By reviewing past hires, recruiters can know which sourcing channels yielded the best candidates or if specific interview techniques were particularly effective. 

Were there specific universities or professional networks that consistently produced top-tier candidates? Or were there specific skills or qualifications that past successful candidates shared?

It’s also helpful to note the turnover rate for such positions. High turnover might hint at issues with the job description, role expectations, or onboarding challenges. 

Recognizing these early helps fine-tune the current hiring strategy.

  1. Prepare a set of probing questions

Heading into an intake meeting well-prepared means preparing a list of probing questions. Here are some sample questions for your reference:

  • What are the daily tasks and responsibilities associated with this role?
  • Can you describe the characteristics of someone who previously excelled in this position?
  • What immediate challenges would the new hire face in the first three months?
  • How does this role contribute to the larger team and company goals?
  • Are there specific technical skills or certifications required for this position?
  • How would you describe the team’s working style and dynamics?
  • What growth opportunities are available for someone in this role?
  • Are there any specific cultural fit considerations we should know when sourcing candidates?
  1. Set the agenda

An agenda ensures that the intake meeting stays focused and productive. Here are key aspects to consider when setting the agenda:

  • Meeting objectives: Clearly define the primary objectives of the meeting.
  • Topics to be discussed: Outline the main topics that will be covered during the meeting. 
  • Time allocation: Assign time slots to each agenda item. This helps manage time during the meeting, ensuring that discussions are neither rushed nor overly prolonged.
  • Participants’ roles: Specify the roles and responsibilities of each participant. This includes the hiring manager’s role in providing job insights and the recruiter’s role in guiding the discussion.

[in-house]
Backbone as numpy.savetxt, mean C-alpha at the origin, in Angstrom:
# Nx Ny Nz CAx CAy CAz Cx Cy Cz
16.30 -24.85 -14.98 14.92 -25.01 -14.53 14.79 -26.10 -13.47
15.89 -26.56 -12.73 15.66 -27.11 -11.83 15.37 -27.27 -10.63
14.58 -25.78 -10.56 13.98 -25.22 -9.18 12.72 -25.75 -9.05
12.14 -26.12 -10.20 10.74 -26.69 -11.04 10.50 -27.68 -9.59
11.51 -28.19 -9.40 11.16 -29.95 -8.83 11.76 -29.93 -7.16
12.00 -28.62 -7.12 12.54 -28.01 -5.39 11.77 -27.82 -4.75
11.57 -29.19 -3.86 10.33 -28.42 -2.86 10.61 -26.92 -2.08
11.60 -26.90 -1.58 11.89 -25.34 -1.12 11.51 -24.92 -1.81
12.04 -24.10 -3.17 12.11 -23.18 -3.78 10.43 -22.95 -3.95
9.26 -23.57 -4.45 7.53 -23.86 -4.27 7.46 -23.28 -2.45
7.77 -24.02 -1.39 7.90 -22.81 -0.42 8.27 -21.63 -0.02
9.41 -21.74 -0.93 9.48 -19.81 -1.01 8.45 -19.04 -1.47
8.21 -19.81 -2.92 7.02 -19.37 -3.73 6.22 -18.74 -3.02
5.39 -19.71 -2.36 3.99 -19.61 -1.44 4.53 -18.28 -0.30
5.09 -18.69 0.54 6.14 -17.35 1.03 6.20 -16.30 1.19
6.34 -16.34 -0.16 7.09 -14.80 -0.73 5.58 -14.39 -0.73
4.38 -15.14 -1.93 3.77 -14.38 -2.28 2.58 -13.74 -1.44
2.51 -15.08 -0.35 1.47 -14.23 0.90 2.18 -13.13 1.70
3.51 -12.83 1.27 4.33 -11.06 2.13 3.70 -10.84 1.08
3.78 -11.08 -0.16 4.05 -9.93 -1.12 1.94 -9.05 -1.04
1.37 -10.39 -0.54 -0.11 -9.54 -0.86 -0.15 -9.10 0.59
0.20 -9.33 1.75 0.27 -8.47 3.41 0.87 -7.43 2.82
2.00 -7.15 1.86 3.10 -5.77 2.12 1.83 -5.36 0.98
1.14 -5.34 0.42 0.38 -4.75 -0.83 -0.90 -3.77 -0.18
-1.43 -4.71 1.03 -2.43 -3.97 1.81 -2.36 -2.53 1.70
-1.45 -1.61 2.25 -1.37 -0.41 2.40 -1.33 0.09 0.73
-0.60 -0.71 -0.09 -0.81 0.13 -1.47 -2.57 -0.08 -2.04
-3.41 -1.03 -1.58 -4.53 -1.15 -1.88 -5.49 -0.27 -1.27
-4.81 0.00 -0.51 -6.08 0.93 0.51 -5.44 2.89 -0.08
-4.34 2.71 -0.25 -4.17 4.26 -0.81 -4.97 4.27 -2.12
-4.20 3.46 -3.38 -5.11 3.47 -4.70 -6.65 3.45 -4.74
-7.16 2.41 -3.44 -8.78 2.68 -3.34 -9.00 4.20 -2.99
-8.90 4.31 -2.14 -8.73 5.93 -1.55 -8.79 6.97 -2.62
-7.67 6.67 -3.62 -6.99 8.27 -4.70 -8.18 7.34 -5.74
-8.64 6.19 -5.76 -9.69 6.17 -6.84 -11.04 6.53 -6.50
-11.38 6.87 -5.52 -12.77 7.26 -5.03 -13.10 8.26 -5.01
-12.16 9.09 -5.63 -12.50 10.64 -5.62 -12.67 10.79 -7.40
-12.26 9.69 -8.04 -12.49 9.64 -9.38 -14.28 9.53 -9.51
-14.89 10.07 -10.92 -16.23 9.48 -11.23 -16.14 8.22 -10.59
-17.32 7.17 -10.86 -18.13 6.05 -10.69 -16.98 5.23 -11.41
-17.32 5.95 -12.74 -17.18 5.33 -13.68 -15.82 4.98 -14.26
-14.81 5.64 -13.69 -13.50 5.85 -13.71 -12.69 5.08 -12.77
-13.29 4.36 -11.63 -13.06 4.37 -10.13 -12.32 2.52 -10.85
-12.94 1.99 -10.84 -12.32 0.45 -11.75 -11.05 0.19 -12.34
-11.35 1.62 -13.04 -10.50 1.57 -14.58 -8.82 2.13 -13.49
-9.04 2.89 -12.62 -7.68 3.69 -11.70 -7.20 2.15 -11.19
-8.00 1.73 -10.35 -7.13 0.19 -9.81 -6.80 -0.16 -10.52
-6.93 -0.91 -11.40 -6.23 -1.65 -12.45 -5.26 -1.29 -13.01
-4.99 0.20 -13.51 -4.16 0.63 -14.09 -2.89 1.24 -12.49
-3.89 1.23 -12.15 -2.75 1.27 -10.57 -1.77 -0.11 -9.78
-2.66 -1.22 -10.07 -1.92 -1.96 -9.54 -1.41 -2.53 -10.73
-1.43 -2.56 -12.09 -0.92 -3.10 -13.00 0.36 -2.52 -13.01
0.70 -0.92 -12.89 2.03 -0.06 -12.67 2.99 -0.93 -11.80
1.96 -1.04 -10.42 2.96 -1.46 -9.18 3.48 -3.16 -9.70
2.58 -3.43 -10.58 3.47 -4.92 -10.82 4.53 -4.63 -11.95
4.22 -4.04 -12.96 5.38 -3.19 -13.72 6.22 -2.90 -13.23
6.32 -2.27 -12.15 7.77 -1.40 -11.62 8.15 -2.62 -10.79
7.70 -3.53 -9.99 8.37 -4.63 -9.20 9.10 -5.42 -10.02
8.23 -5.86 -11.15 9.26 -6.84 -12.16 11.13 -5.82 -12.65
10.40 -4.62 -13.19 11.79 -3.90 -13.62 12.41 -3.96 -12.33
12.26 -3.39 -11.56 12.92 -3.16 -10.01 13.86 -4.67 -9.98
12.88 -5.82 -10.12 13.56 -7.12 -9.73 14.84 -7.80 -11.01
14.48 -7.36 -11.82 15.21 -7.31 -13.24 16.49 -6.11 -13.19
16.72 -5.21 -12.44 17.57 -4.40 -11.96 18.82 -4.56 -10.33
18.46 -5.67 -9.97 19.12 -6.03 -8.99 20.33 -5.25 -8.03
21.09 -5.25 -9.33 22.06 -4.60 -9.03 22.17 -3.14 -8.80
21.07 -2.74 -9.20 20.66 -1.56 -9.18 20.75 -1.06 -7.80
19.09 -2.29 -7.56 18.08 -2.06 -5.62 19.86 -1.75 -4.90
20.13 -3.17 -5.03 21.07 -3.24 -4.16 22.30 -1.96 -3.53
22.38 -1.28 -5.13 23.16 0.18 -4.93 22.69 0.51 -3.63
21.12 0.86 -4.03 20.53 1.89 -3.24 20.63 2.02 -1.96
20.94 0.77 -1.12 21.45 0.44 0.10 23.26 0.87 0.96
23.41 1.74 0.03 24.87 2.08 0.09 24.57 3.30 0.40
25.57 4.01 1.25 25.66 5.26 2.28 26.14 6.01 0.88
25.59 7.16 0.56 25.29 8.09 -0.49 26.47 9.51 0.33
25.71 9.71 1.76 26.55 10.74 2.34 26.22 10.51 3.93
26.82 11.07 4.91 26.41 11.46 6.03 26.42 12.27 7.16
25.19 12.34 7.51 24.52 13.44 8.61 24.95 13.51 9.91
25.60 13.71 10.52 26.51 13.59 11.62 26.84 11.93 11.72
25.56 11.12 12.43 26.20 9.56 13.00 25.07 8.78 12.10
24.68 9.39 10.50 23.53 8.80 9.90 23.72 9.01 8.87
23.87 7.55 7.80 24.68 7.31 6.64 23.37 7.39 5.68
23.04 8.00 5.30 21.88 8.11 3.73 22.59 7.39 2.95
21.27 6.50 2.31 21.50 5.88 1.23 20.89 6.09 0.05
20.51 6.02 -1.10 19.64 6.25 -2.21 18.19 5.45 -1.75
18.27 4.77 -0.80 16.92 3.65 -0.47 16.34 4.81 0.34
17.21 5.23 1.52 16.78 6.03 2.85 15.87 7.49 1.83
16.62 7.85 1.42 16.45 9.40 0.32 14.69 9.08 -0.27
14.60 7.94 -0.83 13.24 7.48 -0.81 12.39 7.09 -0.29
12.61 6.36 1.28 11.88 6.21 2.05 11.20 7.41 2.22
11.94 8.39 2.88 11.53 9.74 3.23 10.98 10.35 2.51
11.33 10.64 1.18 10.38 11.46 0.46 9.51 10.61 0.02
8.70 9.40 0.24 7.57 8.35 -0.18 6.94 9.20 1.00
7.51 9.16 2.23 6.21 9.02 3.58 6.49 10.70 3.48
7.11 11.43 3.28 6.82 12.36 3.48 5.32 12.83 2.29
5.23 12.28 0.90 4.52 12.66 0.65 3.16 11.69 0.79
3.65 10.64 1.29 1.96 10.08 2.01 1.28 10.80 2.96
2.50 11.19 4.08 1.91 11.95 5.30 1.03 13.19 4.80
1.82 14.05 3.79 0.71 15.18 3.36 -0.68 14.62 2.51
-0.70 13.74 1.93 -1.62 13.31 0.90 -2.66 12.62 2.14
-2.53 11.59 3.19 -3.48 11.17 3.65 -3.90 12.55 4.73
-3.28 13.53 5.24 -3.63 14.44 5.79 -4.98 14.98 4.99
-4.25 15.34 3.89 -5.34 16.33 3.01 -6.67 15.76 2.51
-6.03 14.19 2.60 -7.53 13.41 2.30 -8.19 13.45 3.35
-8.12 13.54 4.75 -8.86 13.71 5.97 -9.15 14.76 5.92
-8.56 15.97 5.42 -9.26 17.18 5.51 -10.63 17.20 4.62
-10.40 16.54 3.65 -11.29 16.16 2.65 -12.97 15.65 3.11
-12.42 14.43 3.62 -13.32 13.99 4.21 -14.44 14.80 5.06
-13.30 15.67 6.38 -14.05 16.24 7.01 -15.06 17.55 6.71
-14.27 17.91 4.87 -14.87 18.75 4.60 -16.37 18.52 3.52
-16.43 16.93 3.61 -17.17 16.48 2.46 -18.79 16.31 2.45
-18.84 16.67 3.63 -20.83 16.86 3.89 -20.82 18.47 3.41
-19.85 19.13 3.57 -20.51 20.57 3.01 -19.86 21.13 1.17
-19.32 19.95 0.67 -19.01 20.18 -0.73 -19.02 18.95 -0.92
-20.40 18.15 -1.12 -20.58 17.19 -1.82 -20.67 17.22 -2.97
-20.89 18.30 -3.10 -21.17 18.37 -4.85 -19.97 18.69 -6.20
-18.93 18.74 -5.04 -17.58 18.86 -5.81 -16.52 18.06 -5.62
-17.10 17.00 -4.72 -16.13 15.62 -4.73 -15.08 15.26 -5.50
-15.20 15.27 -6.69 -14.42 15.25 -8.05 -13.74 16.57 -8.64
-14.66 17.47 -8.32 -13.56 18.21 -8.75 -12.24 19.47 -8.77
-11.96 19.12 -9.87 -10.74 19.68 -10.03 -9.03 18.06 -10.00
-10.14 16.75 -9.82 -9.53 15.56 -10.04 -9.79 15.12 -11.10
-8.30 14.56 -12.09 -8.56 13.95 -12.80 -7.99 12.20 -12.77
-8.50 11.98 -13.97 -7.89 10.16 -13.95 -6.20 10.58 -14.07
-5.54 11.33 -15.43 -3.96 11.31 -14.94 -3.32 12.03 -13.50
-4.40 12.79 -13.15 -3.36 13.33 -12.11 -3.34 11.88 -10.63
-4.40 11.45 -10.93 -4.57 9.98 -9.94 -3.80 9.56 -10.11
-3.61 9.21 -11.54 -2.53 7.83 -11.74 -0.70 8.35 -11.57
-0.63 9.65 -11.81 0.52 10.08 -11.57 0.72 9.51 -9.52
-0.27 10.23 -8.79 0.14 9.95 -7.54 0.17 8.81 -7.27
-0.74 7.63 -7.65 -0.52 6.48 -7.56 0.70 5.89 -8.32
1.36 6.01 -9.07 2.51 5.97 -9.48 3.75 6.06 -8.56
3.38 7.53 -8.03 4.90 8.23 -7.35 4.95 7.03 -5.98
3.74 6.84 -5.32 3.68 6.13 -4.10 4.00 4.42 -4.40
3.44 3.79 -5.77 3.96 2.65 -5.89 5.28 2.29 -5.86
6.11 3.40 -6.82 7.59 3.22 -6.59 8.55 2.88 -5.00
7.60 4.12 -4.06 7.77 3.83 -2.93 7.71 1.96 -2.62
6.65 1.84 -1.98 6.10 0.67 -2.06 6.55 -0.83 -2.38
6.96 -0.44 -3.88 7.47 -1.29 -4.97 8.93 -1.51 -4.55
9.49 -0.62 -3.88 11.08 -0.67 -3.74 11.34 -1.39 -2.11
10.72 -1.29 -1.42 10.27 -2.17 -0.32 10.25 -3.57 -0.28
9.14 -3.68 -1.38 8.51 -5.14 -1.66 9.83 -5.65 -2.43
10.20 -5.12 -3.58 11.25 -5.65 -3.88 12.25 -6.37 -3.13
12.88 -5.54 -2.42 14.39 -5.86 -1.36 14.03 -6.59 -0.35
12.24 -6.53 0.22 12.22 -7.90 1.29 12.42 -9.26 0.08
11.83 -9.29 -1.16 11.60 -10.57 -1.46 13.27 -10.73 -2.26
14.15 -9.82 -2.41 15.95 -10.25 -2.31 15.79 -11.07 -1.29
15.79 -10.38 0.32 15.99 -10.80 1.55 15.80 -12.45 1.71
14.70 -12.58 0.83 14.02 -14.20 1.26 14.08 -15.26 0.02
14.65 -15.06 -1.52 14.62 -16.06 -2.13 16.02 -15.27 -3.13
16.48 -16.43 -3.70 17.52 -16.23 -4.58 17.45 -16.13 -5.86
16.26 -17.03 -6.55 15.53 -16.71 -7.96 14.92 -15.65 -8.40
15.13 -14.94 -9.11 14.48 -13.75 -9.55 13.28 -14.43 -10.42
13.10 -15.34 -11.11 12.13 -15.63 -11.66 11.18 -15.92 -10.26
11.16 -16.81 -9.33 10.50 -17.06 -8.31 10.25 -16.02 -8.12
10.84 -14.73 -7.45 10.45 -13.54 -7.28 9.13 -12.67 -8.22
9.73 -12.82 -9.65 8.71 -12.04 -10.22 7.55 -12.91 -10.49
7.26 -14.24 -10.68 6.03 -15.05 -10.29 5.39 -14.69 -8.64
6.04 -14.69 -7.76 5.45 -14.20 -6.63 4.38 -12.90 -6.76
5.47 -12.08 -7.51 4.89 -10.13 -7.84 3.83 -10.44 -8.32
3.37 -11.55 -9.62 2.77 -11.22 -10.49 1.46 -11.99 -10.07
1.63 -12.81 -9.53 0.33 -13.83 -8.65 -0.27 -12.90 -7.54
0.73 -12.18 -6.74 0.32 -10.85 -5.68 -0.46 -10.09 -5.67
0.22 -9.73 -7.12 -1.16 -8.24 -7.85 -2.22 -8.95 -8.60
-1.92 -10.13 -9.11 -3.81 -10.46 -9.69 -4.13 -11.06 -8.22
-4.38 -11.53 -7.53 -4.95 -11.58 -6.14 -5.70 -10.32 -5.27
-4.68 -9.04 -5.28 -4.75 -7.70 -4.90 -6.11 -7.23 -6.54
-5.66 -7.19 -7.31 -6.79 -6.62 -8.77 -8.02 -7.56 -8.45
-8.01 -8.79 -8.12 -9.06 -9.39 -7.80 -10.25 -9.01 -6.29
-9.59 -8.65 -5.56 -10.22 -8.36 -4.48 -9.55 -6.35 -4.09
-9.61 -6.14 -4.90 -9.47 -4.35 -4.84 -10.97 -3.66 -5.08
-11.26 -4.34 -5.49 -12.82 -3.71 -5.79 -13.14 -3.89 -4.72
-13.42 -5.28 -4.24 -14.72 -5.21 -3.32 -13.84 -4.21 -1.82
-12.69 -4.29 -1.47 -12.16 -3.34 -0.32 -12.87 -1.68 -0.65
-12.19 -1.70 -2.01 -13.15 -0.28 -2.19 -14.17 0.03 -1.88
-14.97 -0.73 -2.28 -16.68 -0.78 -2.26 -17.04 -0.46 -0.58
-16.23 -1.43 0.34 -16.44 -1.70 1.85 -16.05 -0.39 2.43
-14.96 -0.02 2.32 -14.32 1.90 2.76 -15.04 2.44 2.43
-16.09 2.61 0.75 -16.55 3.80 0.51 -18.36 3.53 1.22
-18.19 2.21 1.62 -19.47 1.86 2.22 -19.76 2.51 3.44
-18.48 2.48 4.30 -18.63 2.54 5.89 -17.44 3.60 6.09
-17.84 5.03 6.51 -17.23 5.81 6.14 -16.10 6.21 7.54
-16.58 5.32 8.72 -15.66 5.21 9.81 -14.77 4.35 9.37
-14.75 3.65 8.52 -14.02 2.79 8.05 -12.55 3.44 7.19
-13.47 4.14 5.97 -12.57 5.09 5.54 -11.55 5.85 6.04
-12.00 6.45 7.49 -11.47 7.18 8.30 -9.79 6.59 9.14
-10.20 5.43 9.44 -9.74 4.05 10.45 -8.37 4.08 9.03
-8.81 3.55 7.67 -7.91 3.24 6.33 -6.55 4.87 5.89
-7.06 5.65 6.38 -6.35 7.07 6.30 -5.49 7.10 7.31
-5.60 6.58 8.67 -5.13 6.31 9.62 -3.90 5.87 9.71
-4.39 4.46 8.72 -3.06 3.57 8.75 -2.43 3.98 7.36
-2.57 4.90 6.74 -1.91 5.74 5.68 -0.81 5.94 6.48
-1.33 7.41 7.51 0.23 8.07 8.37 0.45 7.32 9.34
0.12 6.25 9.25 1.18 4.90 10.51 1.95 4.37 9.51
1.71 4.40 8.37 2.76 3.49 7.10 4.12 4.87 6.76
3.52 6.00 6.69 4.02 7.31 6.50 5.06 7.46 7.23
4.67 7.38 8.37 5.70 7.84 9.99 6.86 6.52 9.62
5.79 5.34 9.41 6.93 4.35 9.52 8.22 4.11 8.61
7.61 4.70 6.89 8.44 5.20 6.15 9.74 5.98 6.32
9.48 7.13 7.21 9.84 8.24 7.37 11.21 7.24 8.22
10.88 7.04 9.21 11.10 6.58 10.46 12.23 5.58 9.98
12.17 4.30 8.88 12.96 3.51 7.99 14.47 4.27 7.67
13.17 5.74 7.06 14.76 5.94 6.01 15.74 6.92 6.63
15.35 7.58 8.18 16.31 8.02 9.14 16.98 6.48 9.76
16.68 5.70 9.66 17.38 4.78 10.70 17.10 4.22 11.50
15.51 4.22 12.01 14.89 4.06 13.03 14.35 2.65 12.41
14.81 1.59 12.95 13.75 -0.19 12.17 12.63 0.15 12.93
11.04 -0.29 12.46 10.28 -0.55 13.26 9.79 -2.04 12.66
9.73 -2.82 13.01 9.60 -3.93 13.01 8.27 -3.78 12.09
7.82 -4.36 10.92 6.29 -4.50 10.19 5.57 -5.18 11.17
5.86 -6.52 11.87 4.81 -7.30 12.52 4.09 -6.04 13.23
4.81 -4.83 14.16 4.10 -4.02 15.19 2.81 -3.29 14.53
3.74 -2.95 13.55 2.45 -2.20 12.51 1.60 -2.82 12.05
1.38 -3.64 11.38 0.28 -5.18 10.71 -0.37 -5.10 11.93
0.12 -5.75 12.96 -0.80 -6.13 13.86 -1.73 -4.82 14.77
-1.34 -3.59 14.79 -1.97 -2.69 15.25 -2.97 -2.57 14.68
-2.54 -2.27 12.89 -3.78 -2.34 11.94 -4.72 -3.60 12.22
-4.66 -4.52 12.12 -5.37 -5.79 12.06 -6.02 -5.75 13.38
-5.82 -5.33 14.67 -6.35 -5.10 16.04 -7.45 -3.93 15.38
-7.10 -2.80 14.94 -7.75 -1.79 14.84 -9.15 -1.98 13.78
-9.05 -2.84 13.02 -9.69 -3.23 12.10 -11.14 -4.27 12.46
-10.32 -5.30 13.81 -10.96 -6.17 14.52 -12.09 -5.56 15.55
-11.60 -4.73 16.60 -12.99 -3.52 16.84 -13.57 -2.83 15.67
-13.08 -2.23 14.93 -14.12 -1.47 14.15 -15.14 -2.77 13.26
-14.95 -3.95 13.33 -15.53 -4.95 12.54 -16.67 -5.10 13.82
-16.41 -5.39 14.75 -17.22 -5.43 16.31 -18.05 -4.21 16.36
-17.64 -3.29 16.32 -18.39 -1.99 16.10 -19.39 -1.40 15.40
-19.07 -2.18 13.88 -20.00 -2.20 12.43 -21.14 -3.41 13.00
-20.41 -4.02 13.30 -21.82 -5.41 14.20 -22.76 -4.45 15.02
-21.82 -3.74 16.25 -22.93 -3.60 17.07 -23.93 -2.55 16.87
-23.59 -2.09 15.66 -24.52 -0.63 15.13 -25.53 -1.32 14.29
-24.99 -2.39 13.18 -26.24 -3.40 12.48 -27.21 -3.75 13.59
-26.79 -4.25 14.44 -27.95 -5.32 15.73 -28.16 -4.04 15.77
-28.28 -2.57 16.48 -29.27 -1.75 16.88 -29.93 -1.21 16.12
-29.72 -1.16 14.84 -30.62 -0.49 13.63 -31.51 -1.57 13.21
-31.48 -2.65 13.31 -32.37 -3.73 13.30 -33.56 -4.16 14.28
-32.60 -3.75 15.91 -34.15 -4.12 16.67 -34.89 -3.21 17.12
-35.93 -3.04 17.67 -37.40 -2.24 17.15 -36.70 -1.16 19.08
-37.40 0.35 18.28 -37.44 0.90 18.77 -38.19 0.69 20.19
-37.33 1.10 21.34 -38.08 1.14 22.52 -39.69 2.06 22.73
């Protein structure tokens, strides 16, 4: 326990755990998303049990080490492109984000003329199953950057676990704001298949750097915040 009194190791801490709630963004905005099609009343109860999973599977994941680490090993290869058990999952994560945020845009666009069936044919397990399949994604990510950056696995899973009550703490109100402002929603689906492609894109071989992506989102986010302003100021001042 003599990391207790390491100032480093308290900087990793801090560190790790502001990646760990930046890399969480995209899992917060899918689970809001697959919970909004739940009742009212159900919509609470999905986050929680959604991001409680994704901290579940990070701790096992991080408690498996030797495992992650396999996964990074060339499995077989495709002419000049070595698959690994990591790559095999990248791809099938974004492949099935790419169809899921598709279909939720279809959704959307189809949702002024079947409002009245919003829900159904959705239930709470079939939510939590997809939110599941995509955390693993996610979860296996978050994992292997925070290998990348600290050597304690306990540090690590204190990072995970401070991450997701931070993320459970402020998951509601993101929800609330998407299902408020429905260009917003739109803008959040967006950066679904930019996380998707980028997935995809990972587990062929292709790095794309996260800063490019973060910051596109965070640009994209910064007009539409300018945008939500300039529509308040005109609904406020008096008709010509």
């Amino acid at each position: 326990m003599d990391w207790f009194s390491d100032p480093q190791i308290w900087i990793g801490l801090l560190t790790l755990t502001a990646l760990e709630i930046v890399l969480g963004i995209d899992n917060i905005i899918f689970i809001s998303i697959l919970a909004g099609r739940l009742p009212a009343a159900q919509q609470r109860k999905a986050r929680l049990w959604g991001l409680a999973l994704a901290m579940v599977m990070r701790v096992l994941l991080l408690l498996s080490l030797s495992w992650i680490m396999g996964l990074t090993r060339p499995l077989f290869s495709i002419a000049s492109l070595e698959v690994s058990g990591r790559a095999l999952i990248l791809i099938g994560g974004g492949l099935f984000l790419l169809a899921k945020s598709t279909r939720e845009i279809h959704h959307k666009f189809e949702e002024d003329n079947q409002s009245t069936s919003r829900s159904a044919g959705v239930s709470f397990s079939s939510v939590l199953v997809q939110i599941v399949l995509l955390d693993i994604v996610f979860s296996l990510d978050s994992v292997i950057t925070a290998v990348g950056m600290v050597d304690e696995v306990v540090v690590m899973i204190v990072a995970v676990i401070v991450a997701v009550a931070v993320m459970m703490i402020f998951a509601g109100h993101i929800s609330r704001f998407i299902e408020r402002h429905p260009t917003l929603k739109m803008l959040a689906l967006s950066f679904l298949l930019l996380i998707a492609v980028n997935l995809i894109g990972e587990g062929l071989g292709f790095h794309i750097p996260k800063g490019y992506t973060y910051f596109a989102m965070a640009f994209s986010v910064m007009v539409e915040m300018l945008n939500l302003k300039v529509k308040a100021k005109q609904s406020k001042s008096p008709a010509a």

• Expected duration: Mention the expected duration of the meeting. This gives participants an idea of the time commitment required.
  1. Create a collaborative atmosphere

Remember, the intake meeting is a collaborative effort between you and the hiring manager. Approach it with an open mind. 

While you bring your recruiting expertise, the hiring manager brings in-depth knowledge about the role and team.

9 steps to take after the intake meeting

  1. Confirm meeting notes

After the meeting, review your notes for accuracy and completeness. Ensure that all important details, requirements, and candidate expectations are recorded correctly. Consider contacting the hiring manager or team members for clarification if anything is unclear.

  1. Share meeting summary

Share a summarized version of the meeting notes and action items with all relevant stakeholders involved in the hiring process. This ensures everyone is aware of the agreed-upon strategies and expectations.

  1. Prioritize roles

Determine which positions need immediate attention and which can be managed with a longer timeline. Prioritizing roles helps you allocate your resources effectively.

  1. Create job profiles

Based on the information gathered during the meeting, begin crafting detailed job profiles for each role. These profiles should include job descriptions, required qualifications, and any specific skills or competencies needed. 

  1. Develop sourcing strategies

Work with your team to develop sourcing strategies. This may involve using various channels, such as job boards, social media, or professional networks, to identify potential candidates.

  1. Establish a timeline 

Set a recruitment timeline that outlines key milestones, deadlines, and expected timeframes for each phase of the hiring process. This timeline helps keep the team accountable and ensures the recruitment process stays on track.

  1. Assign responsibilities

Clearly define roles and responsibilities within your recruitment team. Assign tasks to team members based on their strengths and expertise. This ensures that everyone knows their role in executing the recruitment strategy.

  1. Communicate with candidates

If you already have potential candidates in your pipeline, begin reaching out to them to gauge their interest and alignment with the job opportunities. Effective communication is a must for a positive candidate experience.

  1. Evaluate and adjust

Regularly review your progress and assess whether your recruitment strategies yield the desired results. Be prepared to adjust your approach based on feedback and changing circumstances.

As you gear up for your next intake meeting, embrace these strategies and watch how they transform your hiring process. 

Your stage is set, and the spotlight is on you. It’s time to find your star candidate and bring them into the limelight. Happy recruiting!